Over lunch at a recent workshop, Agbor Ashu, the co-founder and medical director of social enterprise GiftedMom, showed me a small icon of a pregnant woman on his smartphone: “That’s the app,” he says. “You just click here and land on this homepage where you have multiple options: if you’re a mother-to-be, you can get advice based on your pregnancy stage; if you have a new-born baby, you can read about special care. You can also reach out to our medical team on duty via the chat and get reminders about your doctor’s appointment.” Noting the perplexed look on my face, he adds: “You’d be surprised how many women forget their doctor’s appointments – they have a thousand other preoccupations on their minds.”


Ashu believes simple solutions can be the most effective ones when it comes to improving people’s lives. After finishing medical school in Yaoundé, Cameroon, he entered government, enticed by the promise of stable employment. For a young doctor who believed in large-scale solutions for the healthcare sector, he soon realised it wasn’t enough for him. “Sitting at the hospital every day waiting for people to get sick would have limited the impact I wanted to create in society,” says Ashu.

In early 2015, Ashu started sharing his vision for improving access to healthcare with more senior colleagues. The encouragement he received from them was all he needed to kickstart things.

In October of the same year, having been introduced to Alain Nteff, who would later become GiftedMom’s co-founder, Ashu started engaging with different partners, including the Ministry of Public Health. With a stipend of about $80 per month, he was relying on friends to make ends meet. Many of his peers and relatives felt his ambitions were short-term and underdeveloped: “My parents needed me to be secure. I was advised to return to … continue working in the government, but deep within me, I knew what I had to do and resisted going back.”

Together with Nteff, Ashu set up GiftedMom, which aims to improve maternal health using mobile technologies. The platform helps pregnant women in underserved areas – initially in Cameroon, and now across Africa – have safe pregnancies and combats the lack of access and knowledge that has led to high mother and infant deaths in the country.

Capitalising on the high and growing number of mobile devices in sub-Saharan Africa, GiftedMom uses a customised SMS notification and voice education platform that expecting and new mothers can register for to receive advice about their health, including why it’s imperative to have regular check-ups. “There is a one-off subscription fee of less than $1. After that, customers can receive messages free of charge, including alerts for when vaccinations for newborns are due,” says Ashu.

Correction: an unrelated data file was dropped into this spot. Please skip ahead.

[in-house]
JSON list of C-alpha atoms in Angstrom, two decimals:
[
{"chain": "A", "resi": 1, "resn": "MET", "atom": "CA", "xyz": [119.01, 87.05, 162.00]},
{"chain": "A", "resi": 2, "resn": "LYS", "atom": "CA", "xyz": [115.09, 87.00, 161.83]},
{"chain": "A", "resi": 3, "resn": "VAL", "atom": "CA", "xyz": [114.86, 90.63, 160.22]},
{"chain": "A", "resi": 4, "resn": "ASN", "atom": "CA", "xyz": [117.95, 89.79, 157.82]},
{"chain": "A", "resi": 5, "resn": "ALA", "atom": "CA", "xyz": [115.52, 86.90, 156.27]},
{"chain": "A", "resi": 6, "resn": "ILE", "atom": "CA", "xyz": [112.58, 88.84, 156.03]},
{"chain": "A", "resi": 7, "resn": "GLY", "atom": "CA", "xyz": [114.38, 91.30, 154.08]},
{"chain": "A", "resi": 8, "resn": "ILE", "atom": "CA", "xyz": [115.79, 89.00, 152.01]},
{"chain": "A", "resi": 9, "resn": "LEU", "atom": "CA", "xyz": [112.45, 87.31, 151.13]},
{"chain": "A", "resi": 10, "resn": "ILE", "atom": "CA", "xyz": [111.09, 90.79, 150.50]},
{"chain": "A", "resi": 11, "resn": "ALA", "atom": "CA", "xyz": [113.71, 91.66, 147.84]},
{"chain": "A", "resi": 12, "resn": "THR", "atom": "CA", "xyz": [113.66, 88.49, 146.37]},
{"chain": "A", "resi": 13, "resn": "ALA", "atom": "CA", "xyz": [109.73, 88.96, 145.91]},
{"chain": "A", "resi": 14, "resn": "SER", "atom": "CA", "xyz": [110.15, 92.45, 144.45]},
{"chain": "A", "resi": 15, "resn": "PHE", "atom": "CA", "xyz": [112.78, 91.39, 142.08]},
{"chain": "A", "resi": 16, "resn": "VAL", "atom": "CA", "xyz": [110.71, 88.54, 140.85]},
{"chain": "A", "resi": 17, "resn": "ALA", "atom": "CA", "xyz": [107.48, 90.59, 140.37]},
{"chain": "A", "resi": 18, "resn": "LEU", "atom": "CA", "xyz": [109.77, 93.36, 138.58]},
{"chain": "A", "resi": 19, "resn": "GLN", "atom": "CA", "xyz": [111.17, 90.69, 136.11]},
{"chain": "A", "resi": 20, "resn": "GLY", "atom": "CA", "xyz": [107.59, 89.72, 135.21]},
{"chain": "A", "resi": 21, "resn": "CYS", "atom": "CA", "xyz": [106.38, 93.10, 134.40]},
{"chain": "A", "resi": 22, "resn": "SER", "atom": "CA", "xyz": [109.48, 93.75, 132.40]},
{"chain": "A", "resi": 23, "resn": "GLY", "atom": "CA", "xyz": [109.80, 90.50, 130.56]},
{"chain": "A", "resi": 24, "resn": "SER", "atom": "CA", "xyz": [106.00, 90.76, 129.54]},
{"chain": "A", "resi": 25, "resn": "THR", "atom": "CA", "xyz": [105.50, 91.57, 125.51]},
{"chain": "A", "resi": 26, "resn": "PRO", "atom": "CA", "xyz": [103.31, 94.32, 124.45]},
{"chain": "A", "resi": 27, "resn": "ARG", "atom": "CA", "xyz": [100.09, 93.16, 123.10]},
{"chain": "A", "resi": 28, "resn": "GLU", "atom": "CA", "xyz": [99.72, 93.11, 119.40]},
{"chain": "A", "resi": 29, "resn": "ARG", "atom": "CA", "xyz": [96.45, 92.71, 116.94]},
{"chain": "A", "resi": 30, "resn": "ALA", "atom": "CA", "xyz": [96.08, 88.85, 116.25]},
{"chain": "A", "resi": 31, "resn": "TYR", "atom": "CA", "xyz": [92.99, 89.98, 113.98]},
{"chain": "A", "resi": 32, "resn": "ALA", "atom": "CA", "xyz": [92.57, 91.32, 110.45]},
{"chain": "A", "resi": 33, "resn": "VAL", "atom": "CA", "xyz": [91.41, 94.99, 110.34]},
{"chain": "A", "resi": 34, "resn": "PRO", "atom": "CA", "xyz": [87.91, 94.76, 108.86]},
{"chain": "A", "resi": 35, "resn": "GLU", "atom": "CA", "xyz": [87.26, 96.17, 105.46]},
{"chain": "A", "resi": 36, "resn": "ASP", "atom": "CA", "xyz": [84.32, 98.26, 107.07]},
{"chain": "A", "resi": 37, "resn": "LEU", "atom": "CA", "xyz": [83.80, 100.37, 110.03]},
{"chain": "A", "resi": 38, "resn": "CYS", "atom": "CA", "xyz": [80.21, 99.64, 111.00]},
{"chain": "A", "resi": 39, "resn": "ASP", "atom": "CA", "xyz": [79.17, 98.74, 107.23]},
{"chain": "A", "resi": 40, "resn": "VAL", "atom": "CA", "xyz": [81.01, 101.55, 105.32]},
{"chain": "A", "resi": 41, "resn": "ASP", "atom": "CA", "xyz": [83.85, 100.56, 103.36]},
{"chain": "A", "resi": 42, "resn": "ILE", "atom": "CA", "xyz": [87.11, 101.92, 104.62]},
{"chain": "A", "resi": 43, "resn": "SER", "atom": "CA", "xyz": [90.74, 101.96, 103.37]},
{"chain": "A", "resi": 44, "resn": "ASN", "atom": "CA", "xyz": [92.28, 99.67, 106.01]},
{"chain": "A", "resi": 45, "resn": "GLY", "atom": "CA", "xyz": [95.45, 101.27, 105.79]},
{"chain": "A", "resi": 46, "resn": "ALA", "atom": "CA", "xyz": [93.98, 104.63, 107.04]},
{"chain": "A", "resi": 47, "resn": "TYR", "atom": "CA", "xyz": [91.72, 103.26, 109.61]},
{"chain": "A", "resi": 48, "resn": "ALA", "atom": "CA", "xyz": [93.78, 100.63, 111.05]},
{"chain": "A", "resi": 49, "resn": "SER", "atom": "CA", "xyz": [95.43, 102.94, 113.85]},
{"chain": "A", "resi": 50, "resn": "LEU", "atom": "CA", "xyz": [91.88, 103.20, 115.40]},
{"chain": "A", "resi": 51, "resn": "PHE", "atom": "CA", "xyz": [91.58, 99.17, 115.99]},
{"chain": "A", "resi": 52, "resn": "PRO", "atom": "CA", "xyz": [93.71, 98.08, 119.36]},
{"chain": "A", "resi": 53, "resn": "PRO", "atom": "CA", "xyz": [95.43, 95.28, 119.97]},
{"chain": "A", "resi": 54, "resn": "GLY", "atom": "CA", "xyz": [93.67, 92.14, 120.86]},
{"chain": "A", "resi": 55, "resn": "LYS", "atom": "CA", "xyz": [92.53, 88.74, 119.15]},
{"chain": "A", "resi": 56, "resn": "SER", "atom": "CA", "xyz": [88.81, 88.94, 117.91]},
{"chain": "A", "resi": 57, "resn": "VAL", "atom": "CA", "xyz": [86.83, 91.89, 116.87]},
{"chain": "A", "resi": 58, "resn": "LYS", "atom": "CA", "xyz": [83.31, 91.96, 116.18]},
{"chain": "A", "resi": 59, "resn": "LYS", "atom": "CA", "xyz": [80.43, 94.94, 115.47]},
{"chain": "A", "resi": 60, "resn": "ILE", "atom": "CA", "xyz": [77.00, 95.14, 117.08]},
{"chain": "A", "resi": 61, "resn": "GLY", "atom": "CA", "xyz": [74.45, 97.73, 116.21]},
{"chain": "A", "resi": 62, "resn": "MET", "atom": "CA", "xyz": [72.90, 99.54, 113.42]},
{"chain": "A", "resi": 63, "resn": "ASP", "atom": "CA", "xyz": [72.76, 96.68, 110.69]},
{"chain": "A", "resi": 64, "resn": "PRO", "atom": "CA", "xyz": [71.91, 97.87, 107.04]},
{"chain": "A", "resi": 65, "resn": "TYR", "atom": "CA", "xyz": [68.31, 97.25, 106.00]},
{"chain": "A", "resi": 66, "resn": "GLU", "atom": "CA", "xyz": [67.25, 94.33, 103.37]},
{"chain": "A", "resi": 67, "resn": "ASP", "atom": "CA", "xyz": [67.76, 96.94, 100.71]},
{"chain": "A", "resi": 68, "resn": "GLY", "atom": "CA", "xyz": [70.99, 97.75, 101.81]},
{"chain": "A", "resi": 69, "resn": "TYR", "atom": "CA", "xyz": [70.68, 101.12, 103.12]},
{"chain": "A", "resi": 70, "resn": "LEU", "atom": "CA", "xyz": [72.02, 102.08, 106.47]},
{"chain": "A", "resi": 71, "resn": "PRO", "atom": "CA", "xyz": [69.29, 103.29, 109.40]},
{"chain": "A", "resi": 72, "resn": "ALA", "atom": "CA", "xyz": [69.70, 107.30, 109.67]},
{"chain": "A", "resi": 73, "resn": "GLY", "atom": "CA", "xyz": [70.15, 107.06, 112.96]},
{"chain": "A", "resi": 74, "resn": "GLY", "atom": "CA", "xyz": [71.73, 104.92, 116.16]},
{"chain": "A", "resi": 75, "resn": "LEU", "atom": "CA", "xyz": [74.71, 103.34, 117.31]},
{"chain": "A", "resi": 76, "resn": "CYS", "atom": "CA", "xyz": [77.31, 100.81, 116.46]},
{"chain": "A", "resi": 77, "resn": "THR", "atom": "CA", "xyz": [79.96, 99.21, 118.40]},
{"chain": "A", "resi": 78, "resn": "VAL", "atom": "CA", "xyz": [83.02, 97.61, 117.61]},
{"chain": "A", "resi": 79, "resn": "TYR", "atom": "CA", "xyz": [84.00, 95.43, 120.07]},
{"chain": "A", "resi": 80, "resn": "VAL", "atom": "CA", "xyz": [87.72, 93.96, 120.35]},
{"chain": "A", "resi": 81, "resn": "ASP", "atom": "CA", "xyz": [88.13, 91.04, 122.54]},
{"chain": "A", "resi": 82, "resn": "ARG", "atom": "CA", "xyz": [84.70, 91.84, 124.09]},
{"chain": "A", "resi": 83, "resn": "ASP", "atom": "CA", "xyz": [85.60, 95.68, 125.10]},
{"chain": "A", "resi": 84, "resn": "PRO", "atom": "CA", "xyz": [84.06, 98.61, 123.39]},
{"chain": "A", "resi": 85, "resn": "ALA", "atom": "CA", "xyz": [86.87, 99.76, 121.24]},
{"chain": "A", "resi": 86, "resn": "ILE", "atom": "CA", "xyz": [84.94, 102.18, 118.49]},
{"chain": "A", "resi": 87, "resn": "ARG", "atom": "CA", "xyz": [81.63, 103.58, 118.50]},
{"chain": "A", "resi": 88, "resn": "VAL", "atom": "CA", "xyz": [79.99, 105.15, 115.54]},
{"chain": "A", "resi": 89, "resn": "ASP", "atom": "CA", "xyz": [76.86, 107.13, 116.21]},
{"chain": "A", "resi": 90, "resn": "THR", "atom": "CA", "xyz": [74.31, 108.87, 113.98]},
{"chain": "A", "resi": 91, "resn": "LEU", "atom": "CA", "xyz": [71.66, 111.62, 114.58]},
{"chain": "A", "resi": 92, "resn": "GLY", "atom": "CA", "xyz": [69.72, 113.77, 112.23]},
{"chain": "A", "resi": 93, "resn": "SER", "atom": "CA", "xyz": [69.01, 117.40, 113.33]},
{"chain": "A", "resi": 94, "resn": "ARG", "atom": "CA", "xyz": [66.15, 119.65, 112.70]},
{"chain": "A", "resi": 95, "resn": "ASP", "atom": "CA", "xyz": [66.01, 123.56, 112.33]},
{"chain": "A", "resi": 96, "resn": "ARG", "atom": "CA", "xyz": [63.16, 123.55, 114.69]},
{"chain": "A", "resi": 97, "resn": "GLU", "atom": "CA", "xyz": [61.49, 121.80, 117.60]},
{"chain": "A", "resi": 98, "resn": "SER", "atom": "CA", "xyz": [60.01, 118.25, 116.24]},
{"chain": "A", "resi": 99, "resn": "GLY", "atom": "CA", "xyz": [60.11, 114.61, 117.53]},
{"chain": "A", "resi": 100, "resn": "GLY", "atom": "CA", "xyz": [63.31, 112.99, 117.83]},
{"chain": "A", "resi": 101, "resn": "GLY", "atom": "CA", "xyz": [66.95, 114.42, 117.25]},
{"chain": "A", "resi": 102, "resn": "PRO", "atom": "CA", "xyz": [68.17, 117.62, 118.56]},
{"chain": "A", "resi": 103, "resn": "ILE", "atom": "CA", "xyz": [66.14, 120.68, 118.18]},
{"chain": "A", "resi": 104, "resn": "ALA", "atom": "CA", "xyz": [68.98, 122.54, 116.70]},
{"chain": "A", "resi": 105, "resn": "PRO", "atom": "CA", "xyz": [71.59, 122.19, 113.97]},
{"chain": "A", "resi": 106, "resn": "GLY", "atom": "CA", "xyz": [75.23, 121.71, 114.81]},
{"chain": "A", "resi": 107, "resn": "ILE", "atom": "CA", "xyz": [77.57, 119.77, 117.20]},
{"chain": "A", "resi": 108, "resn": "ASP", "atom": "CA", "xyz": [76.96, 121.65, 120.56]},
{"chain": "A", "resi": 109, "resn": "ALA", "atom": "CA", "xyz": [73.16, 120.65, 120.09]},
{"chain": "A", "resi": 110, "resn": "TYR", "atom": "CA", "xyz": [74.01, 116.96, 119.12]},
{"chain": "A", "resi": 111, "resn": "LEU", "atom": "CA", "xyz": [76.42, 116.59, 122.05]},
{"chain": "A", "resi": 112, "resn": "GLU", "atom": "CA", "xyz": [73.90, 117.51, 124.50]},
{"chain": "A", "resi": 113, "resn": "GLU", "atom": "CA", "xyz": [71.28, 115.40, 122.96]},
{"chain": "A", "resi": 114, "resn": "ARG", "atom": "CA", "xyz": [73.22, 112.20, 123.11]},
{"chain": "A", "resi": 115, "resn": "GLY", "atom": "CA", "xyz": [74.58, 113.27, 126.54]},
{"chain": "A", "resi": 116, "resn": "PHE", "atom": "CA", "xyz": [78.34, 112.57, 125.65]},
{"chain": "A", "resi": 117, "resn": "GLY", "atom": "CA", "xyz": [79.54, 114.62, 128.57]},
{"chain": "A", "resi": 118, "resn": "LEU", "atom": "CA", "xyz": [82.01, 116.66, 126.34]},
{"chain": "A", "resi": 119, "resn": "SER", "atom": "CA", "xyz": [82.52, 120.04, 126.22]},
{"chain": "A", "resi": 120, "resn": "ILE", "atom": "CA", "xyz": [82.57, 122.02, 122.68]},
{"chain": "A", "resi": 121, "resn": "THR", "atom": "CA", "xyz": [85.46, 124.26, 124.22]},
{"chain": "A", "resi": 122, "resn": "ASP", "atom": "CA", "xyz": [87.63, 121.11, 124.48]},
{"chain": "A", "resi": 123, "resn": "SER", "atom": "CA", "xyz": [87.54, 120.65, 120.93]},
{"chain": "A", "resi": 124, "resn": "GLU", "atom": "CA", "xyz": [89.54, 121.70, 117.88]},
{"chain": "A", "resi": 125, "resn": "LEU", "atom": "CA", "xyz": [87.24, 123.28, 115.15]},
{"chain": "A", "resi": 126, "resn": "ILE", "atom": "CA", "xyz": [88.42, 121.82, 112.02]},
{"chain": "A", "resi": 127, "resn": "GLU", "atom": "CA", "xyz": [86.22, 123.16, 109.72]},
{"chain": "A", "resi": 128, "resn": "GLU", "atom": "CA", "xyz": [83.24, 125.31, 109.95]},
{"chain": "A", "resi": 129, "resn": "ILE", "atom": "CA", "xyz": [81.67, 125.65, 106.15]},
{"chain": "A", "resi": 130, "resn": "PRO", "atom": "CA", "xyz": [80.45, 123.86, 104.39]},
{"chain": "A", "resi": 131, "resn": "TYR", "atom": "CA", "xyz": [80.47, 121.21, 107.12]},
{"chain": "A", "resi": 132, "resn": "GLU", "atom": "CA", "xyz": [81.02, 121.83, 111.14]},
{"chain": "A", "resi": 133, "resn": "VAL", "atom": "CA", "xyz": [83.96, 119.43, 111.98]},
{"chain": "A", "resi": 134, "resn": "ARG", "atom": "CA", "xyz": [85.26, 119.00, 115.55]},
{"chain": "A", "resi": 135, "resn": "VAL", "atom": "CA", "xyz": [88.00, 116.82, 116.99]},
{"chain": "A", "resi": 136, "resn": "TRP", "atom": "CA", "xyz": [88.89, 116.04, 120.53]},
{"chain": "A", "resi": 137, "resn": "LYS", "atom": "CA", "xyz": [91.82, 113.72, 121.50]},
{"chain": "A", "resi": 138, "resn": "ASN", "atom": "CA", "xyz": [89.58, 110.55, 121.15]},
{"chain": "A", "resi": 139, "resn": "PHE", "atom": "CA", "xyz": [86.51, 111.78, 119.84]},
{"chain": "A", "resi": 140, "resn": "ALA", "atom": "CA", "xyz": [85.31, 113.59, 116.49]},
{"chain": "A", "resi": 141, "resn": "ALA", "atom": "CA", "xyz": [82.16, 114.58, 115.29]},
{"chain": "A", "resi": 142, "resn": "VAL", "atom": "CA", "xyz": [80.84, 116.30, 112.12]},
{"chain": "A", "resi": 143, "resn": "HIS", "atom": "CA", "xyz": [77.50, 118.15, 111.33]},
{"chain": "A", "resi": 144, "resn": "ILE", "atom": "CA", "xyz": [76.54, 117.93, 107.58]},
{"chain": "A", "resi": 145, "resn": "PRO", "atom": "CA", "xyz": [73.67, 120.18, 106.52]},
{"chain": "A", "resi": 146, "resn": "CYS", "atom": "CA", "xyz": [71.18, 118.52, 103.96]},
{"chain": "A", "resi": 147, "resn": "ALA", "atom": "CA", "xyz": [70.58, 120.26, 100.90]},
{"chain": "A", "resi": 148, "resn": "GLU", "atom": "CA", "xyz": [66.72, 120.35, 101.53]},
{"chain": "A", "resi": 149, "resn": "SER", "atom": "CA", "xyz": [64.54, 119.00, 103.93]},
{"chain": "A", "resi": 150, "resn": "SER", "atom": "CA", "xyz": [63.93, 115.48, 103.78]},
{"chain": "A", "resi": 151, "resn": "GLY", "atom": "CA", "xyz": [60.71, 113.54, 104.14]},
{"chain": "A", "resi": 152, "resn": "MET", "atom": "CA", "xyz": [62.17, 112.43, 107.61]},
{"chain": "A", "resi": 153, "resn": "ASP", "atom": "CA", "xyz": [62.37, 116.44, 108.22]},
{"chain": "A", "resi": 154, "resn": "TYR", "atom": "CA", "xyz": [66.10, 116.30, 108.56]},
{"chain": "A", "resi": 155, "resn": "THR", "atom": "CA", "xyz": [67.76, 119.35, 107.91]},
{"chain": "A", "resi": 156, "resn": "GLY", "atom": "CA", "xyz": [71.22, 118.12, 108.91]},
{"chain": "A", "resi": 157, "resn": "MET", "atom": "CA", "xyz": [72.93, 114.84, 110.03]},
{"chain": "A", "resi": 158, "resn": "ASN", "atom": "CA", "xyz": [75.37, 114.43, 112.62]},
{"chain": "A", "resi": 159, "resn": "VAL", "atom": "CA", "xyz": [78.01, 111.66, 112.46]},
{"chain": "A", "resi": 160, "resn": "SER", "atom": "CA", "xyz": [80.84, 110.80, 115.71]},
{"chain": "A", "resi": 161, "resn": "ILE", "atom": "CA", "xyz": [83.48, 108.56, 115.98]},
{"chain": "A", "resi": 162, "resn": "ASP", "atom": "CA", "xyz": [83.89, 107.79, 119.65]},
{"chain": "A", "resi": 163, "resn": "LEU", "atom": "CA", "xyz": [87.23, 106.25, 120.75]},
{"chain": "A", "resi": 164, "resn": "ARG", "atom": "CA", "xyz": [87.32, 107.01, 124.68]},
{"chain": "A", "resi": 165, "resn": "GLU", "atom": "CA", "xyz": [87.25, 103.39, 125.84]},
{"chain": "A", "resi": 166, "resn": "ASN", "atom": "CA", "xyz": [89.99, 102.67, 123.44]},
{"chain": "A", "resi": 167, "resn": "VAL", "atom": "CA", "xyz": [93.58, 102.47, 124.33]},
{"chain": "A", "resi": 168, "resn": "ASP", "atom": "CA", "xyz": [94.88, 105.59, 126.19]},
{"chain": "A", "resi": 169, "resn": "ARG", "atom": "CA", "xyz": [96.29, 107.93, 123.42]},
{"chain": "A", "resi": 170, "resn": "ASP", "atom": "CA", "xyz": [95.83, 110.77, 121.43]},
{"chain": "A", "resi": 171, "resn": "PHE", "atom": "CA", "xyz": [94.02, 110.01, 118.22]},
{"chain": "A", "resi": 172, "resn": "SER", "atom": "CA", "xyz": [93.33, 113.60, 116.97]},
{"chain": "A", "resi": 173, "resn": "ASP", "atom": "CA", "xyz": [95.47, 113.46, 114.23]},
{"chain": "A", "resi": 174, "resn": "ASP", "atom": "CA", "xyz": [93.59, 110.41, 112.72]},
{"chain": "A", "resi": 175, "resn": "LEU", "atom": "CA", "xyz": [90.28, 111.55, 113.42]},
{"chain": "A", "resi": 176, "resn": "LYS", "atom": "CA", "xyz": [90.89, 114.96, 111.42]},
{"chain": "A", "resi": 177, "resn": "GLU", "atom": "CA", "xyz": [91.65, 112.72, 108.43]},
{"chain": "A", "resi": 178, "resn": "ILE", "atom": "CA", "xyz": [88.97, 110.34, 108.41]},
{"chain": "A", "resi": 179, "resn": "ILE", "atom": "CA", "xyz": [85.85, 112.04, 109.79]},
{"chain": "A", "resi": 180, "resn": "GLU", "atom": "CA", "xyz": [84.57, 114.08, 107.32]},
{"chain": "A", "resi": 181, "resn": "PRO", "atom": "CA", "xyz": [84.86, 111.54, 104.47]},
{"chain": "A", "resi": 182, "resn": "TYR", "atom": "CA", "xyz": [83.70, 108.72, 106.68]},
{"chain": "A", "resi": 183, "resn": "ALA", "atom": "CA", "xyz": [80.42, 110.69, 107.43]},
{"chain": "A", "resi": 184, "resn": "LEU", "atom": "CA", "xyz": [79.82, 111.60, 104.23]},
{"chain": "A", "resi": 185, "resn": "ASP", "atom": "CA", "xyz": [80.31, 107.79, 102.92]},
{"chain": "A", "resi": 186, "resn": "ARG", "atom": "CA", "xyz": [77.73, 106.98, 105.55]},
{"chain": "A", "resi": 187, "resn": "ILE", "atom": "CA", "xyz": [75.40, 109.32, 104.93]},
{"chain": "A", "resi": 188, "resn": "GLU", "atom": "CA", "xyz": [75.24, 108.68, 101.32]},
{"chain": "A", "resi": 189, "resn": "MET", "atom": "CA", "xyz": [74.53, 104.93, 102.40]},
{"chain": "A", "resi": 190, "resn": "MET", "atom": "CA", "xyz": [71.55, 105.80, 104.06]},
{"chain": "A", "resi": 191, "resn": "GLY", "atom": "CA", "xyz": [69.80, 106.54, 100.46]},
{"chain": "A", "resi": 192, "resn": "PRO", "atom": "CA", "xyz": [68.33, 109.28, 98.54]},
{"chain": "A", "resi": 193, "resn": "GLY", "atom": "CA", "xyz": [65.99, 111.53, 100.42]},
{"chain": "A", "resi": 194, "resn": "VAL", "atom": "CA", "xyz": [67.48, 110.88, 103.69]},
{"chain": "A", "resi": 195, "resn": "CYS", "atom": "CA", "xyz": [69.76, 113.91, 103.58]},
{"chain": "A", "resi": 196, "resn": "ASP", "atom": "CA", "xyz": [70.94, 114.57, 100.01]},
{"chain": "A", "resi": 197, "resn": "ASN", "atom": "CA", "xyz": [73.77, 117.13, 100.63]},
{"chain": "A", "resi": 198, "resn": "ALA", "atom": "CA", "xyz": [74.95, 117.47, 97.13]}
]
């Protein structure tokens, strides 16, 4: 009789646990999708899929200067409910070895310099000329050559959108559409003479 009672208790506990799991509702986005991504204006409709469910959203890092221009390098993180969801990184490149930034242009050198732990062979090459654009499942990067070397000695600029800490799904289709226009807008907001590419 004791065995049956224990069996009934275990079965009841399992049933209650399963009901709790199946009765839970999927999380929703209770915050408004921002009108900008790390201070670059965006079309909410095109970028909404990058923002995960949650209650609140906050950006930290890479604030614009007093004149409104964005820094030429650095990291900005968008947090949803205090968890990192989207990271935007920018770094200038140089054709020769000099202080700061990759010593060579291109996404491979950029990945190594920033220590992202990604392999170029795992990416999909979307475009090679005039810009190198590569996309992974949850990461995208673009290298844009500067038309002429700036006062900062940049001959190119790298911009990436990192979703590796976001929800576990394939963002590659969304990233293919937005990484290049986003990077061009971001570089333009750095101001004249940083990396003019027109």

The GiftedMom smartphone app was designed for both offline and online data collection, and can be used by community workers and medical personnel to register pregnant women and new mothers. Women can register for the service by using a toll-free code. In order to reach the estimated 35% of Cameroonian women who are illiterate, the team also developed voice technology in four widely spoken traditional languages.


An additional facet of GiftedMom’s services is its transport system. A woman with an emergency can alert the GPS Tricycle Transport, which will pick her up and take her to a health centre for treatment. The app provides mapping and location details, even for rural areas, and uses cell-tower triangulation technology to function without internet access. The tricycles are equipped with beds and another seat for health personnel.

There is huge scope for Ashu and his team to expand their services across the continent, as sub-Saharan Africa is the fastest growing mobile market today. There were 420m unique mobile subscribers in the region in late 2016, equivalent to a 43% penetration rate, with more than half a billion subscribers predicted by 2020. Mobile has emerged as the continent’s platform of choice for creating, distributing and consuming innovative digital solutions and services.

Related: How WhatsApp and SMS are being used to save the lives of babies in Africa

The mobile industry also plays an increasingly vital role in the social and economic development of the region: mobile connectivity has become the driving force for greater inclusion, while the mobile ecosystem, including network operators and device vendors, contributes significantly to economic growth and jobs. Many innovators and tech entrepreneurs like Ashu and Nteff are using the expansion of advanced mobile infrastructure in Africa and the growing adoption of smart devices to deliver solutions that directly respond to people’s primary needs. Across the region, mobile tech is enabling life-enhancing services that directly support the sustainable development goals (SDGs), complementing the efforts of governments and their development partners.

To date, GiftedMom has reached 120,000 pregnant women and mothers in rural and urban communities in Cameroon. This has increased the rate of antenatal care by an average of 80% and the rate of vaccination by 90%. And the company is not lacking ambition. In July, GiftedMom joined UNDP’s Business Call to Action with a pledge to expand its operations in three new African countries – Nigeria, Ivory Coast and Kenya.

Public health concerns, coupled with mobile penetration, represent a unique opportunity for inclusive businesses. With the vision of reaching 5 million users in the next three years across Africa, GiftedMom is unlocking a new market of consumers and I am convinced that they will be a major contributor to the realisation of the SDGs.

Nazila Vali is the Knowledge and Partnerships Lead at Business Call to Action


This article was written by Nazila Vali from The Guardian and was legally licensed through the NewsCred publisher network. Please direct all licensing questions to legal@newscred.com.